Formation of tetra(ethylene oxide) terminated Si - C linked monolayers and their derivatization with glycine: An example of a generic strategy for the immobilization of biomolecules on silicon

Till Böcking, Kristopher A. Kilian, Tracey Hanley, Suhrawardi Ilyas, Katharina Gaus, Michael Gal, J. Justin Gooding

Research output: Contribution to journalArticle

Abstract

Surface modification with oligo(ethylene oxide) functionalized monolayers terminated with reactive headgroups constitutes a powerful strategy to provide specific coupling of biomolecules with simultaneous protection from nonspecific adsorption on surfaces for the preparation of biorecognition interfaces. To date, oligo(ethylene oxide) functionalized monolayer-forming molecules which can be activated for attachment of biomolecules but which can selectively form monolayers onto hydrogen terminated silicon have yet to be developed. Here, self-assembled monolayers (SAMs) containing tetra(ethylene oxide) moieties protected with tert-butyl dimethylsilyl groups were formed by thermal hydrosilylation of alkenes with single-crystal Si(111)-H. The protection group was used to avoid side reactions with the hydride terminated silicon surface. Monolayer formation was carried out using solutions of the alkene in the high-boiling-point solvent 1,3,5-triethylbenzene. The protecting group was removed under very mild acidic conditions to yield a free hydroxyl functionality, a convenient surface moiety for coupling of biological entities via carbamate bond formation. The chemical composition and structure of the monolayers before and after deprotection were characterized by X-ray photoelectron spectroscopy (XPS) and X-ray reflectometry. To demonstrate the utility of this surface for covalent modification, two reagents were compared and contrasted for their ability to activate the surface hydroxyl groups for coupling of free amines, carbonyl diimidazole (GDI), and disuccinimidyl carbonate (DSC). Analysis of XP spectra before and after activation by GDI or DSC, and after subsequent reaction with glycine, provided quantitative information on the extent of activation and overall coupling efficiencies. GDI activated surfaces gave poor coupling yields under various conditions, whereas DSC mediated activation followed by aminolysis at neutral pH was found to be an efficient method for the immobilization of amines on tetra(ethylene oxide) modified surfaces.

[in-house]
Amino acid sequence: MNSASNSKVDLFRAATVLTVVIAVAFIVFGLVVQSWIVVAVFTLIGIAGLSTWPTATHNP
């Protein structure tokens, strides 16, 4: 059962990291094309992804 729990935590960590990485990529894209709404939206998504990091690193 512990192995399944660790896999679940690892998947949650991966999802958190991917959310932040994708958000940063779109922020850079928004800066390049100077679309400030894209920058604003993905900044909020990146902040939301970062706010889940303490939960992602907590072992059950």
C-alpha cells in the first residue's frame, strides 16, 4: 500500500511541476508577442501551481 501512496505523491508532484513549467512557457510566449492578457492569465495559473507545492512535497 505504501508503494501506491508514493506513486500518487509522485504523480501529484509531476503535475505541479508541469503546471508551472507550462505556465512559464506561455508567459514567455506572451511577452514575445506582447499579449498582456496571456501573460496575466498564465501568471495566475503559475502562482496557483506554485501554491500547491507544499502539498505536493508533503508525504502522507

Original languageEnglish (US)
Pages (from-to)10522-10529
Number of pages8
JournalLangmuir
Volume21
Issue number23
DOIs
StatePublished - Nov 8 2005

ASJC Scopus subject areas

  • Materials Science(all)
  • Condensed Matter Physics
  • Surfaces and Interfaces
  • Spectroscopy
  • Electrochemistry

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